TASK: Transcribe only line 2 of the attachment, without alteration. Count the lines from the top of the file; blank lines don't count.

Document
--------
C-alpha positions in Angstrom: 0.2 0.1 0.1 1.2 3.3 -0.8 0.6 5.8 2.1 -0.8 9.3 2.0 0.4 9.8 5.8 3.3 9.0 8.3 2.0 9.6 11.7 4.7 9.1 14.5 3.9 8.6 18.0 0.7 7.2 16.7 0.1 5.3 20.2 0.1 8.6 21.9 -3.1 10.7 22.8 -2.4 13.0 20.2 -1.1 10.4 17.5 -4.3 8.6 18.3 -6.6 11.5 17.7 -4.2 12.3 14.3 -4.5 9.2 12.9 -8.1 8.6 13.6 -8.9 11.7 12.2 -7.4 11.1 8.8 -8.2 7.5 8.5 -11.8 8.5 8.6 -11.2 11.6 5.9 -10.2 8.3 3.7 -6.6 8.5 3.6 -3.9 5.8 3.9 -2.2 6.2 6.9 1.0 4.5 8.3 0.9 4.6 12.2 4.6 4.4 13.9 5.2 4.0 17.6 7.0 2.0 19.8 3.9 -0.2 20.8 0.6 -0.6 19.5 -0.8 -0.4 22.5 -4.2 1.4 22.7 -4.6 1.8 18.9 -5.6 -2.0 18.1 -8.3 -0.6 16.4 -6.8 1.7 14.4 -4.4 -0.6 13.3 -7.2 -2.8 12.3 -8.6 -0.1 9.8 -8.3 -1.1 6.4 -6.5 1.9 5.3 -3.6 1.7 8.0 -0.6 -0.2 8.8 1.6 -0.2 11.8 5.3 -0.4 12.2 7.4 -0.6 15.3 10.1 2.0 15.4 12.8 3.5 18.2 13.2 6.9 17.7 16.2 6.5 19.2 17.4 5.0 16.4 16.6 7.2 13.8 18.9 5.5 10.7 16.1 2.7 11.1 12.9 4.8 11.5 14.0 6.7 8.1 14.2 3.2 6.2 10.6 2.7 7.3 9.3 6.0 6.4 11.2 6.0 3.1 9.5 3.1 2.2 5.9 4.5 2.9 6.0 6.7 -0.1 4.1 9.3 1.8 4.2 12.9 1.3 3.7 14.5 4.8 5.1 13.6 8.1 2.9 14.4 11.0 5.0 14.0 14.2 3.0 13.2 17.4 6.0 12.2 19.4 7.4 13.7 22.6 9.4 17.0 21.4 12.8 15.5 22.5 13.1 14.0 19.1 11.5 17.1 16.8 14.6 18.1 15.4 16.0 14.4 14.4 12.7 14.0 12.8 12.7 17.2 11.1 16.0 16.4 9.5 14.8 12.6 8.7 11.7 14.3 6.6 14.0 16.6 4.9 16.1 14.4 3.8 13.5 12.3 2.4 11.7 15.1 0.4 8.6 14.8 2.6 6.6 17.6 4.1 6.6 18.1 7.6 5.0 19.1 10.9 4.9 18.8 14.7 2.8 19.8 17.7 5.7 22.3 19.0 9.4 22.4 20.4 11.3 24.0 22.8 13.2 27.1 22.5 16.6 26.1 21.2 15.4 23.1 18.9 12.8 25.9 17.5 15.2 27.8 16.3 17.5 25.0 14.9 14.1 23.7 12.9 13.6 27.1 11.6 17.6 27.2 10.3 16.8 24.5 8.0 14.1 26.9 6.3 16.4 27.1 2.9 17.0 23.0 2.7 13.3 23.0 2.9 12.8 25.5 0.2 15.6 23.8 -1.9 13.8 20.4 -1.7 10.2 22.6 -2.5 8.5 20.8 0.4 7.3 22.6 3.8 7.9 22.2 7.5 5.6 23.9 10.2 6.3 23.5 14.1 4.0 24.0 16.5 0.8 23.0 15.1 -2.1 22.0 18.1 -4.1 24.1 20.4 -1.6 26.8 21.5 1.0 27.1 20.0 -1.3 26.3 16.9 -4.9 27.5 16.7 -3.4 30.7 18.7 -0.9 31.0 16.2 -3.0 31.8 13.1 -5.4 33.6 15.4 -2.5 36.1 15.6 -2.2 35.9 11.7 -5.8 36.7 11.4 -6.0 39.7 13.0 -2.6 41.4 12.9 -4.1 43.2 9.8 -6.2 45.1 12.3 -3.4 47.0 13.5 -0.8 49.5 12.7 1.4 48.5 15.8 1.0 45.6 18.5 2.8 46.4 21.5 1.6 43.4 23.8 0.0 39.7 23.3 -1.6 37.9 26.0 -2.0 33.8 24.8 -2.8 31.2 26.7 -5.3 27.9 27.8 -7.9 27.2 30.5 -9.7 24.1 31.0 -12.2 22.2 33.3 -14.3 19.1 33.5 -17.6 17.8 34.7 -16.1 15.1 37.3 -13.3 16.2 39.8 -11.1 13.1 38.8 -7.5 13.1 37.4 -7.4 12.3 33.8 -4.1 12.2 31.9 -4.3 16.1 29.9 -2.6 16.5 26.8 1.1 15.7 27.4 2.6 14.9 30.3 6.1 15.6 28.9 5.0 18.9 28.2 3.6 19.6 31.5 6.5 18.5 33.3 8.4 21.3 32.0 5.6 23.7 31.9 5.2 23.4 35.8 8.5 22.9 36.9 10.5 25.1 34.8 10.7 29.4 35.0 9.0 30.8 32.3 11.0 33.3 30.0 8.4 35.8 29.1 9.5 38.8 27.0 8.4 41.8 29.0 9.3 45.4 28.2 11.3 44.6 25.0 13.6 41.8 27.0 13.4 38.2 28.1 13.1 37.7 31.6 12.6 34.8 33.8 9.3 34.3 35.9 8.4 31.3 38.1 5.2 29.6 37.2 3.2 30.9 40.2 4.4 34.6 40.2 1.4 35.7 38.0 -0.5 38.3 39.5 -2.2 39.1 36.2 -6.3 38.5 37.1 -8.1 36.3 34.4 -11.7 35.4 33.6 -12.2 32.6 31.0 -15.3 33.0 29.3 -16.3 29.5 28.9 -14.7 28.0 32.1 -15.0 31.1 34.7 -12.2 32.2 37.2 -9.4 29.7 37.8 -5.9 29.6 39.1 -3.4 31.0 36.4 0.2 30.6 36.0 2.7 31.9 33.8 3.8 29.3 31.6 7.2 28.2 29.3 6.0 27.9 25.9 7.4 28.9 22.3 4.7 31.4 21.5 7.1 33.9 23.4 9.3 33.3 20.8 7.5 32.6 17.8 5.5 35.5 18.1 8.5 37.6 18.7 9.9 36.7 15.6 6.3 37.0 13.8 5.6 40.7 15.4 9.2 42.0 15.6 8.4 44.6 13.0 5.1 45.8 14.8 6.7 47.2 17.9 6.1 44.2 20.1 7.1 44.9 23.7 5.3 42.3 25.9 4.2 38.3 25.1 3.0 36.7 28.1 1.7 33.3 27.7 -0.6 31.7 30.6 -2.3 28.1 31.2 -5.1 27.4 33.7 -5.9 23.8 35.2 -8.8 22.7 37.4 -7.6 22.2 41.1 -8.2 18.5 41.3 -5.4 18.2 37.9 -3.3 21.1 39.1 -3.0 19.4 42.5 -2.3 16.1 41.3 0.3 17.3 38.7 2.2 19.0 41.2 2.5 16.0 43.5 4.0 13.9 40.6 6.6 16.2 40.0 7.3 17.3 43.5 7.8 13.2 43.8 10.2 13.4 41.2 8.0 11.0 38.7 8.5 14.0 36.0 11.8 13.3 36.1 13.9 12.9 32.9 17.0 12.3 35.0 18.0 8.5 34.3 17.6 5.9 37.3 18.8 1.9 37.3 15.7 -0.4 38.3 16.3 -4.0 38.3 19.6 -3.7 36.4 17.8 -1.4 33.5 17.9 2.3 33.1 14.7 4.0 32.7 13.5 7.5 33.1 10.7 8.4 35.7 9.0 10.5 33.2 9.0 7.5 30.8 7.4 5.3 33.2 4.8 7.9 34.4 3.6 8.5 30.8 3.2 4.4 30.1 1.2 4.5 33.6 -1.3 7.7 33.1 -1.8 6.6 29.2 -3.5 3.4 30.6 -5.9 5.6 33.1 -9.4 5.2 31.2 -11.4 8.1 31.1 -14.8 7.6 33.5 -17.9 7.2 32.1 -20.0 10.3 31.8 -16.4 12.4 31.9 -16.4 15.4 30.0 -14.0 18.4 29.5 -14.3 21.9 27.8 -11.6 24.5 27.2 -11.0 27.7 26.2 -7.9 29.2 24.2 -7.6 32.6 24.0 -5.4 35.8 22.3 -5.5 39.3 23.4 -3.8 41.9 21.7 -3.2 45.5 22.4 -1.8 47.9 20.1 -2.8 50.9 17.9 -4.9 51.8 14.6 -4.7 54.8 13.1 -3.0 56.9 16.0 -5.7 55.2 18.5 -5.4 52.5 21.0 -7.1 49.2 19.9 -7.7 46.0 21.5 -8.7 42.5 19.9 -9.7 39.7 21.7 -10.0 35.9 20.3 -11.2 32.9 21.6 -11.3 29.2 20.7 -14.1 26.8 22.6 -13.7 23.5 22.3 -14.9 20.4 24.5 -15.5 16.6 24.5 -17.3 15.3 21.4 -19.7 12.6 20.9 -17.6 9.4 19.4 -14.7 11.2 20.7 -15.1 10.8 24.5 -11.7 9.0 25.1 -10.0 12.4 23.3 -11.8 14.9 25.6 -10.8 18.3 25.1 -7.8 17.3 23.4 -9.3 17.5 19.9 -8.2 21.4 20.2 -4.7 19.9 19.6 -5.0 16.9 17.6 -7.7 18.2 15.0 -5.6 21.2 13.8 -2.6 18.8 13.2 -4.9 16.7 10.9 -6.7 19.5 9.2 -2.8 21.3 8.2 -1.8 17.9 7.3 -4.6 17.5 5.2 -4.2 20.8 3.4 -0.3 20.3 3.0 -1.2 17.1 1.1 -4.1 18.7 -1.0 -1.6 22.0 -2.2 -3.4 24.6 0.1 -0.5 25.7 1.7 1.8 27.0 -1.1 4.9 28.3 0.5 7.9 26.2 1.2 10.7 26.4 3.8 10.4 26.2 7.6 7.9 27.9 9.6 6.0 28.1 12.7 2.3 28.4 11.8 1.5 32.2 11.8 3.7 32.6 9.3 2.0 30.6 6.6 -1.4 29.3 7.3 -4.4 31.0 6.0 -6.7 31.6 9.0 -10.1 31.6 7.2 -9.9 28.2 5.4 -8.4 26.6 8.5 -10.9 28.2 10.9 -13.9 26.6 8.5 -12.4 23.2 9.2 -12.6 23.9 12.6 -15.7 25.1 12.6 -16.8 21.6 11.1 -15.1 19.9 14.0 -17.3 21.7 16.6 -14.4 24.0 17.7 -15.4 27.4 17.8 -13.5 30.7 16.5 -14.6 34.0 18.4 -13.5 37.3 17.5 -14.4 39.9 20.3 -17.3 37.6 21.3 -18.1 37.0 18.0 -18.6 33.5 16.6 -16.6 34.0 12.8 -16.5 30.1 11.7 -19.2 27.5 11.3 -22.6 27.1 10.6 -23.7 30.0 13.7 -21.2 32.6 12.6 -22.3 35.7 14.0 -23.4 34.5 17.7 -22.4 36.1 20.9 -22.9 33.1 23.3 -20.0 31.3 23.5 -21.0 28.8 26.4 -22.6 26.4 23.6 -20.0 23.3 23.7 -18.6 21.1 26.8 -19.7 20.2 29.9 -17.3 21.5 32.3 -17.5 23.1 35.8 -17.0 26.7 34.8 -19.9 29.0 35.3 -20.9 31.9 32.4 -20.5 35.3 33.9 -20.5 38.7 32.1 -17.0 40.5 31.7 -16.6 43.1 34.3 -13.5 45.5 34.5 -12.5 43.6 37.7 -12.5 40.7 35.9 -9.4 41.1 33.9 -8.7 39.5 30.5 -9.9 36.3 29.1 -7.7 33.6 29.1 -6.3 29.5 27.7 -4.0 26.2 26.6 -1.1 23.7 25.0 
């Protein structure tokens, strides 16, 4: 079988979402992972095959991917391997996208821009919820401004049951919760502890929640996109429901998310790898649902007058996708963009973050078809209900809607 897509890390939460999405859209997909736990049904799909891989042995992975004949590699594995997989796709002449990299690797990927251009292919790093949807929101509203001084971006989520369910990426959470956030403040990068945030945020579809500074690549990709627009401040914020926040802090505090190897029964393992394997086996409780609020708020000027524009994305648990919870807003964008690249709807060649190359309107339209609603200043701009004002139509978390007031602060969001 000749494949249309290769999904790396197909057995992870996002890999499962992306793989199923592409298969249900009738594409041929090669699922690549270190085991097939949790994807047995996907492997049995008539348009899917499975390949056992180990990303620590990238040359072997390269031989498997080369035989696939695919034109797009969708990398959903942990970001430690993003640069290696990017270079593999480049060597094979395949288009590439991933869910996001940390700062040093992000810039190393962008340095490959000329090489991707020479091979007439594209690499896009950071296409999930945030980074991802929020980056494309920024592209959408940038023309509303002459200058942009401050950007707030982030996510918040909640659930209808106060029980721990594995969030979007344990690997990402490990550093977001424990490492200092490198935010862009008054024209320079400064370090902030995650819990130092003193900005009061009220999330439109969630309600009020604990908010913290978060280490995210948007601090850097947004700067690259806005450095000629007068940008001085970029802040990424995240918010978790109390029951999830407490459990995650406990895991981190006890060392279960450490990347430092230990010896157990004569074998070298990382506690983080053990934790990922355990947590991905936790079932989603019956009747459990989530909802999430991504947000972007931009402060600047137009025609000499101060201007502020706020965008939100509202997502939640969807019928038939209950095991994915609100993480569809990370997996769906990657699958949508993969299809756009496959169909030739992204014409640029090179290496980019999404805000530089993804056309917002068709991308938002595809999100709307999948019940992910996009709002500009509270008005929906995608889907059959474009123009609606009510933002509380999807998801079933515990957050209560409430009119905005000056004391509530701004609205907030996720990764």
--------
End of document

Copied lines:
């Protein structure tokens, strides 16, 4: 079988979402992972095959991917391997996208821009919820401004049951919760502890929640996109429901998310790898649902007058996708963009973050078809209900809607 897509890390939460999405859209997909736990049904799909891989042995992975004949590699594995997989796709002449990299690797990927251009292919790093949807929101509203001084971006989520369910990426959470956030403040990068945030945020579809500074690549990709627009401040914020926040802090505090190897029964393992394997086996409780609020708020000027524009994305648990919870807003964008690249709807060649190359309107339209609603200043701009004002139509978390007031602060969001 000749494949249309290769999904790396197909057995992870996002890999499962992306793989199923592409298969249900009738594409041929090669699922690549270190085991097939949790994807047995996907492997049995008539348009899917499975390949056992180990990303620590990238040359072997390269031989498997080369035989696939695919034109797009969708990398959903942990970001430690993003640069290696990017270079593999480049060597094979395949288009590439991933869910996001940390700062040093992000810039190393962008340095490959000329090489991707020479091979007439594209690499896009950071296409999930945030980074991802929020980056494309920024592209959408940038023309509303002459200058942009401050950007707030982030996510918040909640659930209808106060029980721990594995969030979007344990690997990402490990550093977001424990490492200092490198935010862009008054024209320079400064370090902030995650819990130092003193900005009061009220999330439109969630309600009020604990908010913290978060280490995210948007601090850097947004700067690259806005450095000629007068940008001085970029802040990424995240918010978790109390029951999830407490459990995650406990895991981190006890060392279960450490990347430092230990010896157990004569074998070298990382506690983080053990934790990922355990947590991905936790079932989603019956009747459990989530909802999430991504947000972007931009402060600047137009025609000499101060201007502020706020965008939100509202997502939640969807019928038939209950095991994915609100993480569809990370997996769906990657699958949508993969299809756009496959169909030739992204014409640029090179290496980019999404805000530089993804056309917002068709991308938002595809999100709307999948019940992910996009709002500009509270008005929906995608889907059959474009123009609606009510933002509380999807998801079933515990957050209560409430009119905005000056004391509530701004609205907030996720990764």